Prepare yourself, readers – this is a big day of temples. But unlike the loud, obnoxious voices of complaining overweight white guys of a certain age with their slim, young wives/girlfriends of a different ethnicity, we thought that the temples WERE all different!!It was a 4:30am get up for our 5:15am collection by our driver and guide for sunrise at Angkor Wat. Everyone’s fantasy of this item on the ‘bucket list’ is that it will be an atmospheric, romantic, soul-searching, epiphany-creating moment. But with the hundreds of others all vying for a spot, it became something a little different – especially with a local woman calling herself ‘Lady Gaga’ trying to sell the hoards breakfast, when we are trying to immerse ourselves in the spirituality of it all! It was, however, a very interesting people-watching opportunity.
There was more than a tiny amount of childlike-Indiana-Jones fun walking through the grounds in the darkness, embarking on an adventure through a magnificent temple, scouting out a good vantage point from which to watch the spectacle. In the cloak of remaining thin night, it was easy to imagine that we were alone in this vast stone complex, especially as our guide didn’t take us in via the main entrance. But as light quickly and quietly crept up on us, it revealed the masses.
In this part of the world, at this time of year, the rising and setting of the sun is a relatively fast action – only takes about 20 minutes, so you need to be ready, camera poised! One side of the grounds, the one with more water in its pond, was more popular with photographers and viewers alike. But we didn’t stay in one spot and hunker down, we strolled in the short time we had, and enjoyed the many perspectives offered to gaze on this iconic image.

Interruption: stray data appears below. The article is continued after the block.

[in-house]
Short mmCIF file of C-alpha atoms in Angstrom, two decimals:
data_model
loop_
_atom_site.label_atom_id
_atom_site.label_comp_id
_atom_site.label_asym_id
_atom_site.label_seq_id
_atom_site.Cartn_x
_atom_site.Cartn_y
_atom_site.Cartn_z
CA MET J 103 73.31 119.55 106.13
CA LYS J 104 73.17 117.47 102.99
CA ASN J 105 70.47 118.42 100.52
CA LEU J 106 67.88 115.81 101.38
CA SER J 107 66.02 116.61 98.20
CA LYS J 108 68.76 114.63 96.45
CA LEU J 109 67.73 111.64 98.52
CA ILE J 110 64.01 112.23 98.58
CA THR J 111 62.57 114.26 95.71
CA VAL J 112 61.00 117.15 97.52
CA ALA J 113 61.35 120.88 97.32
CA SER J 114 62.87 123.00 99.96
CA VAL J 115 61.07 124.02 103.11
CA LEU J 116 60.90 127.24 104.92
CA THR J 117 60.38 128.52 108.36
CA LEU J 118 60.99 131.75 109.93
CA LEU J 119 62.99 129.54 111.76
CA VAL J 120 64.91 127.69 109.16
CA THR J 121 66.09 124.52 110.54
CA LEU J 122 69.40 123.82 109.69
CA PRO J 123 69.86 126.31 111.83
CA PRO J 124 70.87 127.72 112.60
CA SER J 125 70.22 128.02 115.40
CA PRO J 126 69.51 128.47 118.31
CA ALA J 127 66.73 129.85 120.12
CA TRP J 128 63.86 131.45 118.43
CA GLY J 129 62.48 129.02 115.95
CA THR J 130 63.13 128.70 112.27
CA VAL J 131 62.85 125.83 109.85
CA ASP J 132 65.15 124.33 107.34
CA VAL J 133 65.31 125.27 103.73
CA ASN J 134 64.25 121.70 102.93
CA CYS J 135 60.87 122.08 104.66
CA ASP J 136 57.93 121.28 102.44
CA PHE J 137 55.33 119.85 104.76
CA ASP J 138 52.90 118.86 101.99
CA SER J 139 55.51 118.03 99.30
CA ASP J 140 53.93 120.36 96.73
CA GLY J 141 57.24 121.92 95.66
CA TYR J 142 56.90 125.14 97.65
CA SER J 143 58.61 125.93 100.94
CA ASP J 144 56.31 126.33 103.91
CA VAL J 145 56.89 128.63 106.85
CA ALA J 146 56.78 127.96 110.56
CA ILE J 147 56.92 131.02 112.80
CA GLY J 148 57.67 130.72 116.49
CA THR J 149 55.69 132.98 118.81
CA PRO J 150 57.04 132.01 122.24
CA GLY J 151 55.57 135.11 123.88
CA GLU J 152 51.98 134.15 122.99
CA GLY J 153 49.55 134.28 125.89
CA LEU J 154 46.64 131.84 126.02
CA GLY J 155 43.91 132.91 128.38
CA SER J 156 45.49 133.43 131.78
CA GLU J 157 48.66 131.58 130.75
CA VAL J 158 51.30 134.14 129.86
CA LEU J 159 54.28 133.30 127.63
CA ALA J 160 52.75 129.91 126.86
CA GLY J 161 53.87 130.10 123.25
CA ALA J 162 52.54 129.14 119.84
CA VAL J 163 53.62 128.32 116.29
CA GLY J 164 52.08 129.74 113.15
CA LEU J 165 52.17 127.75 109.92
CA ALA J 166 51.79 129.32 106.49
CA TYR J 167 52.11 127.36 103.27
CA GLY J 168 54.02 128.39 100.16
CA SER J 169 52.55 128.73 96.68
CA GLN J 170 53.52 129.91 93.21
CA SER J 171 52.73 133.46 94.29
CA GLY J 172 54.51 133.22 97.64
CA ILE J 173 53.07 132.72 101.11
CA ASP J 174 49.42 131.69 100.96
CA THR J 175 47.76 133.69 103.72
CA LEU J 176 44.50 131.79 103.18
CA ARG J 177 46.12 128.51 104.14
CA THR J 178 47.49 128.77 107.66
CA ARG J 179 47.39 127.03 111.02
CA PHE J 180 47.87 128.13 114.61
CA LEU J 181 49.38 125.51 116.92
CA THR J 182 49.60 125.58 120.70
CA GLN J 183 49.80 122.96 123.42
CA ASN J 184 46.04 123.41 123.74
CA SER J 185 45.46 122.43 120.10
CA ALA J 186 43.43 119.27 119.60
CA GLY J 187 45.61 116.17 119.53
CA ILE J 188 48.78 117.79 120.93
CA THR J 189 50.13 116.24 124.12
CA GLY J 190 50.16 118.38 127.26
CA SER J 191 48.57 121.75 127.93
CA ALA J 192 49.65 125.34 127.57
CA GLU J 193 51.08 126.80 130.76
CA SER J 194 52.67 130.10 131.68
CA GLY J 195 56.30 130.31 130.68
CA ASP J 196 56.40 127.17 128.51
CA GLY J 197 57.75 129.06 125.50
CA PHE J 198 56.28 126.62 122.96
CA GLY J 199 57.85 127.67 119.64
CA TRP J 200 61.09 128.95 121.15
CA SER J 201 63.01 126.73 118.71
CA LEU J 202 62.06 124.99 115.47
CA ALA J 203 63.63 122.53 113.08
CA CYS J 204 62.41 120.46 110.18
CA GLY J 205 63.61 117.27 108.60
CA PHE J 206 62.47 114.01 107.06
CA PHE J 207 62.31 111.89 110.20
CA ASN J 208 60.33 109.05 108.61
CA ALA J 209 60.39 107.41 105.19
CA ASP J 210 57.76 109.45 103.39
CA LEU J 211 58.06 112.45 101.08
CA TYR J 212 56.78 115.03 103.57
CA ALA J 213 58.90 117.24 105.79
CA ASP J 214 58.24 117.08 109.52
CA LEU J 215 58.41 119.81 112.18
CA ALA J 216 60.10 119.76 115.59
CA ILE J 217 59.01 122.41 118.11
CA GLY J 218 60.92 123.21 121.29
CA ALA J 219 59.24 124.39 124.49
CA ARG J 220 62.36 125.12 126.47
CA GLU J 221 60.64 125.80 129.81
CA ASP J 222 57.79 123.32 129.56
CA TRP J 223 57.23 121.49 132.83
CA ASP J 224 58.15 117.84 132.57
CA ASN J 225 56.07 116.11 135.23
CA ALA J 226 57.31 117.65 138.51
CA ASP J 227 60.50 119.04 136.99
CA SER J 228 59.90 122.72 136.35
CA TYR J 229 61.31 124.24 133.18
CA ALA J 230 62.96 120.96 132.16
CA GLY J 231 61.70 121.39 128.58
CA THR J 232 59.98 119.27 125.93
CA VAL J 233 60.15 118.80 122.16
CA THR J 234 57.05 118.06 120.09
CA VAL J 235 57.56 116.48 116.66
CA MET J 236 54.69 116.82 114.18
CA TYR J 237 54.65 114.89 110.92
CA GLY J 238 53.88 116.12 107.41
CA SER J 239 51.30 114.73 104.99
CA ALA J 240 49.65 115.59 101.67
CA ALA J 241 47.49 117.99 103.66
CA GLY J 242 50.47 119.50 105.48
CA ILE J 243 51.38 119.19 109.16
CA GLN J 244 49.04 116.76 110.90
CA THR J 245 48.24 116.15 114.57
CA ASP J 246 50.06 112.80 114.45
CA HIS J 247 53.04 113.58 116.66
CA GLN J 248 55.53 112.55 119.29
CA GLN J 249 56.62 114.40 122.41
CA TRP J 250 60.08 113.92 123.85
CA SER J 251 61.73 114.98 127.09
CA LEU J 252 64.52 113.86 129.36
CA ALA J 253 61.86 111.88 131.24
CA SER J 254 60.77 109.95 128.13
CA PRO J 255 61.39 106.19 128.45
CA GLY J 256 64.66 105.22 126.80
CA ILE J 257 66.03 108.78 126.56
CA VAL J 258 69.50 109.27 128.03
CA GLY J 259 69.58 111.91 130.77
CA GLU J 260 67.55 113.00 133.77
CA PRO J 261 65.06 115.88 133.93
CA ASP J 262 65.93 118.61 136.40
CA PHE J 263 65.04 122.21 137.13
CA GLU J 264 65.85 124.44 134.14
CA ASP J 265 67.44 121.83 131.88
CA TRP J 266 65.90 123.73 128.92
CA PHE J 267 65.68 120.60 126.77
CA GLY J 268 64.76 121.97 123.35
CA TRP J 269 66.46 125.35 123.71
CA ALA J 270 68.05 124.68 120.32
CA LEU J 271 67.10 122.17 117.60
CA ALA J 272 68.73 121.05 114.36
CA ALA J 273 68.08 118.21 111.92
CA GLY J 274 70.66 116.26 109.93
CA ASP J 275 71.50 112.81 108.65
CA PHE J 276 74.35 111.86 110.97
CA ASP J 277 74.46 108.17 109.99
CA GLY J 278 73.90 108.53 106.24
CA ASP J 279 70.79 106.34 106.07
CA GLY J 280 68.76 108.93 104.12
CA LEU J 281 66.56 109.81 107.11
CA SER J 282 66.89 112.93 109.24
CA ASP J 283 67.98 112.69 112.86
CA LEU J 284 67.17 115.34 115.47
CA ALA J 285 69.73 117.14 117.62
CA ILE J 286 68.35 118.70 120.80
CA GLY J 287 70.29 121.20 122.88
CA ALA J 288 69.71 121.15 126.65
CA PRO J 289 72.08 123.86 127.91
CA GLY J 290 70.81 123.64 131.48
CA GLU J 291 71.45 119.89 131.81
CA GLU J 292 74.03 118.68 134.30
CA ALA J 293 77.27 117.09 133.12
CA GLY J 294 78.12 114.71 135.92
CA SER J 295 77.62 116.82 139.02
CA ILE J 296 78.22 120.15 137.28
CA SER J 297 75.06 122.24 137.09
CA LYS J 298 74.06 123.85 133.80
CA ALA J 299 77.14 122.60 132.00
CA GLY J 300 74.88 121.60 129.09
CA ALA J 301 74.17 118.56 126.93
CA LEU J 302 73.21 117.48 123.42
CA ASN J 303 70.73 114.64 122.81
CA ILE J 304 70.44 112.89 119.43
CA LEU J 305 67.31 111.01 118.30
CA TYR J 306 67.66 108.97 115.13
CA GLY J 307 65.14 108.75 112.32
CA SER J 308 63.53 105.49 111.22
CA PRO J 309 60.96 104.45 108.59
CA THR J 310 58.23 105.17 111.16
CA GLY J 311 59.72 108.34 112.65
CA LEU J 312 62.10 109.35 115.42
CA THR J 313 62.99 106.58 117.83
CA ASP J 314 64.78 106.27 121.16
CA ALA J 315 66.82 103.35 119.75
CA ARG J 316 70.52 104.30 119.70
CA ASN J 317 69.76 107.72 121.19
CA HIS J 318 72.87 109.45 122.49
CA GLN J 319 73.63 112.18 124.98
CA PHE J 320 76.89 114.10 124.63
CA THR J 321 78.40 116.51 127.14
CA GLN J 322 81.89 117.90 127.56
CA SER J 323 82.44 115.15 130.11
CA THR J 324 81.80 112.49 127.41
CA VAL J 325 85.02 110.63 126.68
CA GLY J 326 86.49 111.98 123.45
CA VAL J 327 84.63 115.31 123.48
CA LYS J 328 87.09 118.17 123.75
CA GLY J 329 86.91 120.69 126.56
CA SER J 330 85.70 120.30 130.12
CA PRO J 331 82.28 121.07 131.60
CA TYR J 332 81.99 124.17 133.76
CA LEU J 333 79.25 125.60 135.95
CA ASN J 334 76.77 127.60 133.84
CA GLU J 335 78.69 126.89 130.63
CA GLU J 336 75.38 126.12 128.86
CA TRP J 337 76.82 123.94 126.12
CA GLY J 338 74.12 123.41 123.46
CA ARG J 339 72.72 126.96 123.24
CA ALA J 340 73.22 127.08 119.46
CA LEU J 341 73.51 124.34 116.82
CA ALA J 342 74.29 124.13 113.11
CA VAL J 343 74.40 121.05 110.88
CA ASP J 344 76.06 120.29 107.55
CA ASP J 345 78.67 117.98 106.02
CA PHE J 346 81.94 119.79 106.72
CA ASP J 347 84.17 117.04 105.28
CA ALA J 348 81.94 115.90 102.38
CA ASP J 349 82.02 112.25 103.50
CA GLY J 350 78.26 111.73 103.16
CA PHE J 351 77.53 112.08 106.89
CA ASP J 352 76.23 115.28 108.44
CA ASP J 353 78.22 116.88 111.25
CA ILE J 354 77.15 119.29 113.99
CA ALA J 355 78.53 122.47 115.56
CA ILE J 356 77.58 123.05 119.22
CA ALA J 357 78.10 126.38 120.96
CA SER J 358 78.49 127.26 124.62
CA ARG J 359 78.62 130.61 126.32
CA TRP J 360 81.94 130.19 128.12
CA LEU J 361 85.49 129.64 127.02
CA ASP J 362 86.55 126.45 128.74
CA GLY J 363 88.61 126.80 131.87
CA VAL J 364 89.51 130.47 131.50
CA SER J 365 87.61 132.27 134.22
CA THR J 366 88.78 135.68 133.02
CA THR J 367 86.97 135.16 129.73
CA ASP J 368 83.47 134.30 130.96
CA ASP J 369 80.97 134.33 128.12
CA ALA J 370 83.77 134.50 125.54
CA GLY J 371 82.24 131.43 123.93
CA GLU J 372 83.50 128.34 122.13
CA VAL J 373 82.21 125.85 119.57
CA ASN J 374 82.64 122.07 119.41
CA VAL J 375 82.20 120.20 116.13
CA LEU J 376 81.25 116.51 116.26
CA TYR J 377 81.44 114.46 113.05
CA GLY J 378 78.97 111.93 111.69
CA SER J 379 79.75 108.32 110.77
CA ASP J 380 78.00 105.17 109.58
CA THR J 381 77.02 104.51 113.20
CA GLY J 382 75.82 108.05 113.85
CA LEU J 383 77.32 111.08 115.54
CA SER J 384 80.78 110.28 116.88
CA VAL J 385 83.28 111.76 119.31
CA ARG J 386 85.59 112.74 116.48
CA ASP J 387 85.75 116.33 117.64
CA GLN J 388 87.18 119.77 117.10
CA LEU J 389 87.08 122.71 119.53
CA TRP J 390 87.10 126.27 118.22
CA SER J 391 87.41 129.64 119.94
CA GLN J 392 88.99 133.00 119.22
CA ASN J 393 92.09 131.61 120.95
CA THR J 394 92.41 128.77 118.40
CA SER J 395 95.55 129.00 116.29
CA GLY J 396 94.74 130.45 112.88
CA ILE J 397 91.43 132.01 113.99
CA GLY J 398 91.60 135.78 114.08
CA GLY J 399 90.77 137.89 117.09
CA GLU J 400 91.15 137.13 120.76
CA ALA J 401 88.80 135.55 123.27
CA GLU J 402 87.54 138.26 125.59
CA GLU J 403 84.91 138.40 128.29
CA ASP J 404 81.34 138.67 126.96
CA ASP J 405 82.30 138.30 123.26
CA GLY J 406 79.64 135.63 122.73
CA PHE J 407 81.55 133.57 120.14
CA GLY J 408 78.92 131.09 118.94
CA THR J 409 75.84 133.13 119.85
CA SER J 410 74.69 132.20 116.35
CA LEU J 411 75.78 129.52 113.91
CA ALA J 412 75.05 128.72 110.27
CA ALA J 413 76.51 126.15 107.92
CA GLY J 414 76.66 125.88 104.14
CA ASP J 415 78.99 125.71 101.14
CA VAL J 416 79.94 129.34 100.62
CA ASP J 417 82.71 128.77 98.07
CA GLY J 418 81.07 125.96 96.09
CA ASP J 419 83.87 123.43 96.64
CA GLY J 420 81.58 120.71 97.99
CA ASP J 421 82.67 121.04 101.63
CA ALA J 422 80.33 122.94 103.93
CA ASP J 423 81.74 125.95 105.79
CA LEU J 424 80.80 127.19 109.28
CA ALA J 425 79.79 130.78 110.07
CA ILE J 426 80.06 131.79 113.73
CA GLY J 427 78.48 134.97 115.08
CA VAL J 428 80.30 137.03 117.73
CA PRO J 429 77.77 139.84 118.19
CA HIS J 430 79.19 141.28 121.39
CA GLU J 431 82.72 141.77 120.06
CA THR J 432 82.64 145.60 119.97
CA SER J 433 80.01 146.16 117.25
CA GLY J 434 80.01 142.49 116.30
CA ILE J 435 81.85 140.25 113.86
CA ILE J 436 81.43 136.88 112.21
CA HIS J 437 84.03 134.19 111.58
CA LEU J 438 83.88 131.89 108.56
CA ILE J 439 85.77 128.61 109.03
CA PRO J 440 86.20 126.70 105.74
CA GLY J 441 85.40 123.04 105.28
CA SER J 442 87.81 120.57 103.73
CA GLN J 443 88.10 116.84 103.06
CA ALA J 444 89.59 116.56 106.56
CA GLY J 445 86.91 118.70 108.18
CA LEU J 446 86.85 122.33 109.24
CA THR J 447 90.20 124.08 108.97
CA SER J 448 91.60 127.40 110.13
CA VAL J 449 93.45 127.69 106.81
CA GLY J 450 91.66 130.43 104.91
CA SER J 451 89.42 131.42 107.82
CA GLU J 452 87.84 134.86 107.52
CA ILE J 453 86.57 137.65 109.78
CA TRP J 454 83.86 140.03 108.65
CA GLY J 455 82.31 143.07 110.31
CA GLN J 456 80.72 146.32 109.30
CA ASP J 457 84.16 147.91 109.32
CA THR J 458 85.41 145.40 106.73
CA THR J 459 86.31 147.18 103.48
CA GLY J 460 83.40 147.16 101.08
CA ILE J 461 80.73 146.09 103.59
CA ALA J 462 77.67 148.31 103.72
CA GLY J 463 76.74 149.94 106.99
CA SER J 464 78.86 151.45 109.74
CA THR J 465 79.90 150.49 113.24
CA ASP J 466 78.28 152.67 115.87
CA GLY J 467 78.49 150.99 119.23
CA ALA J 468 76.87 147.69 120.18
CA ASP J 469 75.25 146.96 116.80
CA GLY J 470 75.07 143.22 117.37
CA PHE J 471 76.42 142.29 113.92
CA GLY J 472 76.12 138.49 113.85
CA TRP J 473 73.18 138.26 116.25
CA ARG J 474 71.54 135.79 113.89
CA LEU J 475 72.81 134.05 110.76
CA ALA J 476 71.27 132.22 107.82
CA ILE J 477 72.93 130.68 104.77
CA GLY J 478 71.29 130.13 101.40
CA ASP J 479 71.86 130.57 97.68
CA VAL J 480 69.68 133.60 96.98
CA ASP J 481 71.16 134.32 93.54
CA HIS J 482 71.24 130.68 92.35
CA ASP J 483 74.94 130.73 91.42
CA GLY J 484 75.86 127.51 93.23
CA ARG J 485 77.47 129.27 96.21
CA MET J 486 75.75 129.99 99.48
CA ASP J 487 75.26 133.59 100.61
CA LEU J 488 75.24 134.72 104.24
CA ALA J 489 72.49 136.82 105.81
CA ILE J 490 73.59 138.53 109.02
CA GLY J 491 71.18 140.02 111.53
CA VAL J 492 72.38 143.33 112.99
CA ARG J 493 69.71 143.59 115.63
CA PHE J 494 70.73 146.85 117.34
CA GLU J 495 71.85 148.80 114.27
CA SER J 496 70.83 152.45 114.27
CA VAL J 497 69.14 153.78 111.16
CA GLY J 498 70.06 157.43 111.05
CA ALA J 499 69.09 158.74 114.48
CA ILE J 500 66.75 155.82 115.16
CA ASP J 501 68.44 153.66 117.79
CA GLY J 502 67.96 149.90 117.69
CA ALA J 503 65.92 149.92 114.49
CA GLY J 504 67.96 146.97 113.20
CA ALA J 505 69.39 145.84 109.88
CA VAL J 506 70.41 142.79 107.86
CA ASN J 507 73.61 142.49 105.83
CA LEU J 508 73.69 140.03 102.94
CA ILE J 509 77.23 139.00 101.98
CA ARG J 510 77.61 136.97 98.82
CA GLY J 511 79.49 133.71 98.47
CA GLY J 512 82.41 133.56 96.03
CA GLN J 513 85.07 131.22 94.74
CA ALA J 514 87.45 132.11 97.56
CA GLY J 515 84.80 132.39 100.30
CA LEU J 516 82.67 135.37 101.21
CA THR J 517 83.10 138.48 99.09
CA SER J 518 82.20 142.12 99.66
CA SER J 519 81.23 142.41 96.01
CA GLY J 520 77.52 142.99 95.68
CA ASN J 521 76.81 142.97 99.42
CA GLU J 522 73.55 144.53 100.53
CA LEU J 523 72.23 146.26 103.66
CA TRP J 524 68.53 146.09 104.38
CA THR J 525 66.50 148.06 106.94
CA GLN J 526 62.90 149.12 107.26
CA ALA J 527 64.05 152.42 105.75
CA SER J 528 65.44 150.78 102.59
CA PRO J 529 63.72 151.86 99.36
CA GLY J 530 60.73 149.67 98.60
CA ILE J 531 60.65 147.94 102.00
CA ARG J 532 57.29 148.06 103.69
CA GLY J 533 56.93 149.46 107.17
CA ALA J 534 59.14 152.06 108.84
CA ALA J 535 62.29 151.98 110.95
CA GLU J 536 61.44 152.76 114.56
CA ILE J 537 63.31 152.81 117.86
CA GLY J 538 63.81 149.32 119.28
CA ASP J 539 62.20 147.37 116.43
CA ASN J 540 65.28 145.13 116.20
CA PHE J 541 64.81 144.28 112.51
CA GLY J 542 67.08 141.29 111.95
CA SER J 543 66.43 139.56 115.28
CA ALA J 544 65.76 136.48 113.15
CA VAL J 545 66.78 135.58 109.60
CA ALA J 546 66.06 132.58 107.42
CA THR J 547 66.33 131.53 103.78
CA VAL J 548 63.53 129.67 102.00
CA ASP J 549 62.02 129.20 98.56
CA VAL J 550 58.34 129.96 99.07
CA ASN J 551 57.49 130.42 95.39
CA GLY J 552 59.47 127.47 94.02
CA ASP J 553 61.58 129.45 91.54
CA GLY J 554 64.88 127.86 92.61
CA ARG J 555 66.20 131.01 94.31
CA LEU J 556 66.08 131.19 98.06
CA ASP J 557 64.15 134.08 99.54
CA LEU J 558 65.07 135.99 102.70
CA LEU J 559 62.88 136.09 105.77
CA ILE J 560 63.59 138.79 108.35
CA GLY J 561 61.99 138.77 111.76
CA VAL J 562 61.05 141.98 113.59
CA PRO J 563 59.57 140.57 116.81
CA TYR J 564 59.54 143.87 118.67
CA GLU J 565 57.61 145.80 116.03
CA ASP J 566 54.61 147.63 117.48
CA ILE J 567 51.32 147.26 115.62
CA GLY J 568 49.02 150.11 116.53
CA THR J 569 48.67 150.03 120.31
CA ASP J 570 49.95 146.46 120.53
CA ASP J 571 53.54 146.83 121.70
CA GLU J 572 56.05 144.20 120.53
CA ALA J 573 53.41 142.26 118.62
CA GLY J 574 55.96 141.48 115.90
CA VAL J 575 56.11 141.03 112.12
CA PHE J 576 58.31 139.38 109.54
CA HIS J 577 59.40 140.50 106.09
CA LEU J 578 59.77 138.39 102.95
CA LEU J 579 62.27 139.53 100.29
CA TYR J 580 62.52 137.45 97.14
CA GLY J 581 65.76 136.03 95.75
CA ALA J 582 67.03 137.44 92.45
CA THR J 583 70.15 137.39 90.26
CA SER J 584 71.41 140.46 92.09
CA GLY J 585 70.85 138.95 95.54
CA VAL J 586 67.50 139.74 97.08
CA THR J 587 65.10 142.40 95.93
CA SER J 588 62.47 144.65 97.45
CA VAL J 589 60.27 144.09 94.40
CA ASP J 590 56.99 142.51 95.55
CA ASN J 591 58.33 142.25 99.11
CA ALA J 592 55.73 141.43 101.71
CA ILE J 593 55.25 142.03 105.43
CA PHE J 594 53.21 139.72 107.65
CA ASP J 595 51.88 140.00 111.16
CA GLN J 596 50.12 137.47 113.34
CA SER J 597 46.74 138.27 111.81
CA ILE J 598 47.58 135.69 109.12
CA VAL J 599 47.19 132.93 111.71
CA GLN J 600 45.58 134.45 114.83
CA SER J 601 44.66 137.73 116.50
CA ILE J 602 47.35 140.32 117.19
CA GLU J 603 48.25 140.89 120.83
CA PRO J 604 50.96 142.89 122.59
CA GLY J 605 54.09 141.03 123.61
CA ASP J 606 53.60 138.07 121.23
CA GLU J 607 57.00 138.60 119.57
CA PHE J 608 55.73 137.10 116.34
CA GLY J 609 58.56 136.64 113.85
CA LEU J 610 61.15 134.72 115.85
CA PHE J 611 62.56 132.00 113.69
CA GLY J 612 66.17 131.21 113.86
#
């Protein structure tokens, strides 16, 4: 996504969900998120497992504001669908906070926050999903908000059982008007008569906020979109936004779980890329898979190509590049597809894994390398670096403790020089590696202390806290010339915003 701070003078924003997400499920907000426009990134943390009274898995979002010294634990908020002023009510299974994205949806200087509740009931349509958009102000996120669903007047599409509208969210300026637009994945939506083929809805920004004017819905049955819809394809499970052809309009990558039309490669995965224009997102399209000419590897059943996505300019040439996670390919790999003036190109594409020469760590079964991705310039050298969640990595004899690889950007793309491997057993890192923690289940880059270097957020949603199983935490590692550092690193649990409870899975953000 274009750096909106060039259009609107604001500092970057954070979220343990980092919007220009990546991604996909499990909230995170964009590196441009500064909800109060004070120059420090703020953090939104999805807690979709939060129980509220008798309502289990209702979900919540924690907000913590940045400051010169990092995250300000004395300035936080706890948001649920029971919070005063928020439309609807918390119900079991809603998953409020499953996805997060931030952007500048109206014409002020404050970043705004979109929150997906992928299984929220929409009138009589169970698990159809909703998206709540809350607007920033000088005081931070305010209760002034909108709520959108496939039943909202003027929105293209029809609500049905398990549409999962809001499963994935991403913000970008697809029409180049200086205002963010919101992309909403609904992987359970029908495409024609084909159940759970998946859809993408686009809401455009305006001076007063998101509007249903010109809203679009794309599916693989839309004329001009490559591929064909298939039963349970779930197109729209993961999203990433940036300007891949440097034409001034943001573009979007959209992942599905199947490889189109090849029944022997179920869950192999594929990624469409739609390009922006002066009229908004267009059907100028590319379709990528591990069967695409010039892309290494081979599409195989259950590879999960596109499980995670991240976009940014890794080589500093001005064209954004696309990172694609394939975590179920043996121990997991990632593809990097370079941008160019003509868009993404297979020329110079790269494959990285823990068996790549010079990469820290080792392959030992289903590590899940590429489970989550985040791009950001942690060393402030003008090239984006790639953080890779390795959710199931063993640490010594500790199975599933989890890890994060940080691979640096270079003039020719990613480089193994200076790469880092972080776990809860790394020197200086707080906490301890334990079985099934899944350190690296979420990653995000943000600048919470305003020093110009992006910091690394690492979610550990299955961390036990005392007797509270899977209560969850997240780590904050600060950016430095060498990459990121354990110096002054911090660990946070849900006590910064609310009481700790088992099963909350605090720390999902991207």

Our next temple of the morning was 35km north of Siem Reap called Banteay Srei or Lady Temple. This was one of my favourites for its warm, rose coloured sandstone, modest size and clever design. Being only single story, it is nowhere near as imposing as so many of the others, but it was very charming. The decoration is quite elaborate – every surface showing finely carved floral and narrative designs. And the sense of intimacy created by the walled garden and moat surrounding it, is almost country cottage in feel. The dignified paved processional way that approaches the grounds is forgotten once inside the perimeter.
Throughout Cambodia we have seen little stalls on the side of the road selling home brewed fuel for the tuk tuks and bikes – fuel is so expensive that people have to resort to options other than going to a petrol station. This fuel is sold in 1L recycled Johnny Walker bottles, and looks a little disconcerting with its bright urine-yellow tinge in the clear glass!
En route to the next temple on our itinerary, we stopped at a privately owned land mine museum. This NGO is run by Aki Ra, a self-taught de-miner, who, barely more than a boy, was forced to lay the mines as a Vietnamese conscript. After seeing the damage caused by these awful tools of war, it became his mission to rid his country of all land mines. He has personally destroyed about 50,000 of them. We were lucky enough to have an ex-US army sergeant who now works for the organisation visiting at the time, and got a personal tour of the museum. His commentary and the answers he gave to our many questions made this visit extremely interesting. Without it, it would’ve been a not particularly engaging, fairly ordinary display, no matter how worthwhile the cause. There are still millions of land mines in Cambodia to find and destroy. Their mission is not to de-mine the land as much as release farming lands back to the people so they can eke out a living.